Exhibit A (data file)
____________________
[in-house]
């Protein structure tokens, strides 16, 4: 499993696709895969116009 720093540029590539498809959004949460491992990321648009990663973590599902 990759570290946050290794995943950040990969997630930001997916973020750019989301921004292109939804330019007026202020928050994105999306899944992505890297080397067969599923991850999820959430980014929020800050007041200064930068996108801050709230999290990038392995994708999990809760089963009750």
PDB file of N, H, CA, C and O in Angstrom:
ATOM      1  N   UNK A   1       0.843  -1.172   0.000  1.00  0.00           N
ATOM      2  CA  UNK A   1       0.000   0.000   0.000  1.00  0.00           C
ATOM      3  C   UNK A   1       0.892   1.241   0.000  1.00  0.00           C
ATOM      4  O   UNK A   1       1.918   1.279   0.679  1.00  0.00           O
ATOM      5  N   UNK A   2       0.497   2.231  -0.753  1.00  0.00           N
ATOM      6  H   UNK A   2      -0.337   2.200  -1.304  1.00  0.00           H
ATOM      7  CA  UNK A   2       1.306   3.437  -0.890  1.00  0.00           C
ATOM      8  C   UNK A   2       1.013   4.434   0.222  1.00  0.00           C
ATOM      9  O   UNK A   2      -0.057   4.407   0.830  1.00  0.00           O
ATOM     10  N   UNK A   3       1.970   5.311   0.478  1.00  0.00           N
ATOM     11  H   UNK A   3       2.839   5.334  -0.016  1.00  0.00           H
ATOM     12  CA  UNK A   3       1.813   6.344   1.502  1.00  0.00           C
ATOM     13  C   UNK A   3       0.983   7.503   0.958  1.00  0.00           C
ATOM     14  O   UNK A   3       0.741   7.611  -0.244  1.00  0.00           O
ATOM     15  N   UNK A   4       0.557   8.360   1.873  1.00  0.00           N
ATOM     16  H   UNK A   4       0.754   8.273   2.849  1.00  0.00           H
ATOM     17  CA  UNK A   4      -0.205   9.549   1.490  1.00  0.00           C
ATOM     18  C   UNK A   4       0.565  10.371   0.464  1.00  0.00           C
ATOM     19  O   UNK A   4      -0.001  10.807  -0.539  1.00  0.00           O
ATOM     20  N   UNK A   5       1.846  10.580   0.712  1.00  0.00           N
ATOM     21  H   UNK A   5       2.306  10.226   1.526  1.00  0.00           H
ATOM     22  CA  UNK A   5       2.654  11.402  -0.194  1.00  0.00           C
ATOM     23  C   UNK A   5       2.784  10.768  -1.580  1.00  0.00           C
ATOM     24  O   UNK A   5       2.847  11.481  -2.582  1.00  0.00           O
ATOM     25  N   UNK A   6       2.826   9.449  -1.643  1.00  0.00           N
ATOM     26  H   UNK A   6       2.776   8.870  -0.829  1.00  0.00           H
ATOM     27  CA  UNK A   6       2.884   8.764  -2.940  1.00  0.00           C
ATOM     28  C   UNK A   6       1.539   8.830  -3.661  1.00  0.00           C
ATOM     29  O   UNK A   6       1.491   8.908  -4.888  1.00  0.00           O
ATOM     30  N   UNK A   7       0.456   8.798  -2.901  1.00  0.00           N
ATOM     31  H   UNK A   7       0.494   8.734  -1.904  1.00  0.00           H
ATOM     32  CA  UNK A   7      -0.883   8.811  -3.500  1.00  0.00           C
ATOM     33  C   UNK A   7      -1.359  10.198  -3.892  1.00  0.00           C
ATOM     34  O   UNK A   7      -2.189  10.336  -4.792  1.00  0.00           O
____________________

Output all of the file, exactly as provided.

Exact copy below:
[in-house]
């Protein structure tokens, strides 16, 4: 499993696709895969116009 720093540029590539498809959004949460491992990321648009990663973590599902 990759570290946050290794995943950040990969997630930001997916973020750019989301921004292109939804330019007026202020928050994105999306899944992505890297080397067969599923991850999820959430980014929020800050007041200064930068996108801050709230999290990038392995994708999990809760089963009750």
PDB file of N, H, CA, C and O in Angstrom:
ATOM      1  N   UNK A   1       0.843  -1.172   0.000  1.00  0.00           N
ATOM      2  CA  UNK A   1       0.000   0.000   0.000  1.00  0.00           C
ATOM      3  C   UNK A   1       0.892   1.241   0.000  1.00  0.00           C
ATOM      4  O   UNK A   1       1.918   1.279   0.679  1.00  0.00           O
ATOM      5  N   UNK A   2       0.497   2.231  -0.753  1.00  0.00           N
ATOM      6  H   UNK A   2      -0.337   2.200  -1.304  1.00  0.00           H
ATOM      7  CA  UNK A   2       1.306   3.437  -0.890  1.00  0.00           C
ATOM      8  C   UNK A   2       1.013   4.434   0.222  1.00  0.00           C
ATOM      9  O   UNK A   2      -0.057   4.407   0.830  1.00  0.00           O
ATOM     10  N   UNK A   3       1.970   5.311   0.478  1.00  0.00           N
ATOM     11  H   UNK A   3       2.839   5.334  -0.016  1.00  0.00           H
ATOM     12  CA  UNK A   3       1.813   6.344   1.502  1.00  0.00           C
ATOM     13  C   UNK A   3       0.983   7.503   0.958  1.00  0.00           C
ATOM     14  O   UNK A   3       0.741   7.611  -0.244  1.00  0.00           O
ATOM     15  N   UNK A   4       0.557   8.360   1.873  1.00  0.00           N
ATOM     16  H   UNK A   4       0.754   8.273   2.849  1.00  0.00           H
ATOM     17  CA  UNK A   4      -0.205   9.549   1.490  1.00  0.00           C
ATOM     18  C   UNK A   4       0.565  10.371   0.464  1.00  0.00           C
ATOM     19  O   UNK A   4      -0.001  10.807  -0.539  1.00  0.00           O
ATOM     20  N   UNK A   5       1.846  10.580   0.712  1.00  0.00           N
ATOM     21  H   UNK A   5       2.306  10.226   1.526  1.00  0.00           H
ATOM     22  CA  UNK A   5       2.654  11.402  -0.194  1.00  0.00           C
ATOM     23  C   UNK A   5       2.784  10.768  -1.580  1.00  0.00           C
ATOM     24  O   UNK A   5       2.847  11.481  -2.582  1.00  0.00           O
ATOM     25  N   UNK A   6       2.826   9.449  -1.643  1.00  0.00           N
ATOM     26  H   UNK A   6       2.776   8.870  -0.829  1.00  0.00           H
ATOM     27  CA  UNK A   6       2.884   8.764  -2.940  1.00  0.00           C
ATOM     28  C   UNK A   6       1.539   8.830  -3.661  1.00  0.00           C
ATOM     29  O   UNK A   6       1.491   8.908  -4.888  1.00  0.00           O
ATOM     30  N   UNK A   7       0.456   8.798  -2.901  1.00  0.00           N
ATOM     31  H   UNK A   7       0.494   8.734  -1.904  1.00  0.00           H
ATOM     32  CA  UNK A   7      -0.883   8.811  -3.500  1.00  0.00           C
ATOM     33  C   UNK A   7      -1.359  10.198  -3.892  1.00  0.00           C
ATOM     34  O   UNK A   7      -2.189  10.336  -4.792  1.00  0.00           O